The Second Circuit was recently asked to decide whether a contributor to a creative work, whose contributions are inseparable from and integrated into the work, can maintain a copyright interest in his or her contributions.  Aligning itself with the Ninth Circuit’s en banc decision in Garcia v. Google, Inc., the Second Circuit held that, on the facts of the case before it, the contributor could not maintain a copyright interest in his or her contributions.

In 16 Casa Duse, LLC v. Alex Merkin, et al., the Southern District of New York granted summary judgment in favor of the plaintiff 16 Casa Duse, LLC (“Casa Duse”) and against, inter alia, the defendant Alex Merkin, related to the production of a movie entitled Heads Up.

The court’s opinion set forth the facts as follows:

Casa Duse is a movie production company that purchased the rights in the screenplay for Heads Up in September 2010 and sought Merkin’s services as the movie’s director.  Merkin and Casa Duse were unable to execute a work-for-hire agreement prior to producing the movie, despite Casa Duse’s allegedly repeated efforts.  After finishing production in May 2011, Casa Duse sent Merkin the raw footage to be edited, and the parties entered into a “Media Agreement” pursuant to which Merkin would edit but not license, sell, or copy the footage without Casa Duse’s permission.  Merkin allegedly remained adamant that he would not give up his creative rights in the movie and that he retained ownership of his own creative work.  After a fallout in discussions, Merkin again refused to sign a work-for-hire agreement or return the raw footage.  In January 2012, Merkin registered for copyright protection in the movie’s raw footage, identifying himself as the sole author.  In March 2012, Casa Duse sought to publicize and submit the movie to festivals, but Merkin allegedly interrupted its efforts.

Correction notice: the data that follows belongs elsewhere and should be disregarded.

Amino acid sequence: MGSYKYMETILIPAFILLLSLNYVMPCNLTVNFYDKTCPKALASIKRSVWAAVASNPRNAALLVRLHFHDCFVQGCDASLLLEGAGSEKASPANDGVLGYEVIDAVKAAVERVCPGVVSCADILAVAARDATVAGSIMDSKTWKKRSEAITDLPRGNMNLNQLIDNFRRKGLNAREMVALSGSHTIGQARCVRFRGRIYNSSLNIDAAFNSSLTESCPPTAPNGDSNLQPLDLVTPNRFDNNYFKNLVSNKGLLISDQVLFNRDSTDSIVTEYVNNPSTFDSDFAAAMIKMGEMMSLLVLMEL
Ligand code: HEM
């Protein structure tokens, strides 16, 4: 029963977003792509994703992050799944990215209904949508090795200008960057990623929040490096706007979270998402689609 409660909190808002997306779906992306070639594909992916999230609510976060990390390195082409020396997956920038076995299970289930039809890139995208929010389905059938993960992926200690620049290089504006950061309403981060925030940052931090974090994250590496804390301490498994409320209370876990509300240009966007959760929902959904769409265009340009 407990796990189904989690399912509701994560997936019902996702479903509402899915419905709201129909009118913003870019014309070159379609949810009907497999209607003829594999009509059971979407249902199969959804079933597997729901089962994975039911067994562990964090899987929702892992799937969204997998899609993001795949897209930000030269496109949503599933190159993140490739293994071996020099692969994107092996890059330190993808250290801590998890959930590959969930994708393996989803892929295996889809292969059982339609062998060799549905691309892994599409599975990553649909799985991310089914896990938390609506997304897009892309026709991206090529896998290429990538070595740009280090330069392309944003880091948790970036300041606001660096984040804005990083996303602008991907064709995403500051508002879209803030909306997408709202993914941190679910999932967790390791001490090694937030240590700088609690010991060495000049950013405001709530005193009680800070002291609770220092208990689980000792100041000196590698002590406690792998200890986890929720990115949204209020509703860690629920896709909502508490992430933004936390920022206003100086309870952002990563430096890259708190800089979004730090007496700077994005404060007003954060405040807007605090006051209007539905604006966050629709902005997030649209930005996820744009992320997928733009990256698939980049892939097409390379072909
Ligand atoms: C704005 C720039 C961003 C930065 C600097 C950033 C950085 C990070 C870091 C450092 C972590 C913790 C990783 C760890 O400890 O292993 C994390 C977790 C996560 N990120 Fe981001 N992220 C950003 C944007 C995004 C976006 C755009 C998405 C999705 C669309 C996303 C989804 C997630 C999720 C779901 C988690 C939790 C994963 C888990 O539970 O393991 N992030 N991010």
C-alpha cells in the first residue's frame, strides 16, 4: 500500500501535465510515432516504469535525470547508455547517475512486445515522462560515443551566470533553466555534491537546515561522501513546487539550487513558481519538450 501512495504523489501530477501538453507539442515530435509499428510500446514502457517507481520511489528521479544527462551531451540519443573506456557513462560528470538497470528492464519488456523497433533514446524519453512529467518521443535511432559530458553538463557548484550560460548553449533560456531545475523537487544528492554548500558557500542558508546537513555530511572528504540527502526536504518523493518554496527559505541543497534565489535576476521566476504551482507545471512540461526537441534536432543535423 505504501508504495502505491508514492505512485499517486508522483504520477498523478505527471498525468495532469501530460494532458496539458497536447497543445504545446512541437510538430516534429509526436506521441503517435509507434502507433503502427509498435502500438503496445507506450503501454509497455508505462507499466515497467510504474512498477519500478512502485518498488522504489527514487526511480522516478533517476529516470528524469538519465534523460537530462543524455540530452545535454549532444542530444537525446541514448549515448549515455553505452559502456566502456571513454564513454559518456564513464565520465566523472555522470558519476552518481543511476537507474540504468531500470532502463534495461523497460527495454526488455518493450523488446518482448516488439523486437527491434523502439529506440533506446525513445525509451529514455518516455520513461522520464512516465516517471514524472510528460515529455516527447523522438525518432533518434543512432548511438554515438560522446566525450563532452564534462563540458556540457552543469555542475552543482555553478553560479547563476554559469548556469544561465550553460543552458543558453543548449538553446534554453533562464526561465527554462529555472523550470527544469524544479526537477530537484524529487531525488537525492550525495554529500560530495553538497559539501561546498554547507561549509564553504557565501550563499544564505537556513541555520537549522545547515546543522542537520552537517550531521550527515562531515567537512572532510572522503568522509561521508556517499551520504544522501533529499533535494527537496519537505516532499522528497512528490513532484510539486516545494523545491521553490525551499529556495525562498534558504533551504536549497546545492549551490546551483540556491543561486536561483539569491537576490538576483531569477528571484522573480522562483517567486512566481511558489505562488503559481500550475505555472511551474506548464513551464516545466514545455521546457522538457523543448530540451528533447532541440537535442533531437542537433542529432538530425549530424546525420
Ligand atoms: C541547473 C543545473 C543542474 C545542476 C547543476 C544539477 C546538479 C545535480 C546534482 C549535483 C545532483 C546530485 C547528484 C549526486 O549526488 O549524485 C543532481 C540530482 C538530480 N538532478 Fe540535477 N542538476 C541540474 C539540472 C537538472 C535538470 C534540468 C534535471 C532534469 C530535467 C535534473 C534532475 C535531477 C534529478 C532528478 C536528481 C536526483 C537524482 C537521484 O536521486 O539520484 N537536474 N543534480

In May 2012, Casa Duse sued Merkin, seeking a judgment that, among other things, (1) Casa Duse was not liable to Merkin for copyright infringement; (2) Merkin did not own a copyright interest in the movie; and (3) Merkin’s copyright registration was invalid.  In turn, Merkin requested a judgment declaring, among other things, that (1) a motion picture director is an author; (2) the Copyright Act has no provision for a “merged work”; (3) there can be no work-for-hire or assignment without an express writing; and (4) his copyright registration was valid.  The district court granted summary judgment in Casa Duse’s favor.

On appeal, the Second Circuit affirmed the District Court’s grant of summary judgment in Casa Duse’s favor as to the copyright claims.  It began by noting that the parties did not dispute that (1) Merkin was not a “joint author” or “co-author” under the Copyright Act; and (2) Merkin’s efforts could not be deemed a work-made-for-hire under the Copyright Act.  Nevertheless, it determined that the Copyright Act’s terms, structure, and history supported the conclusion that Merkin’s contributions did not themselves constitute a “work of authorship” subject to copyright protection.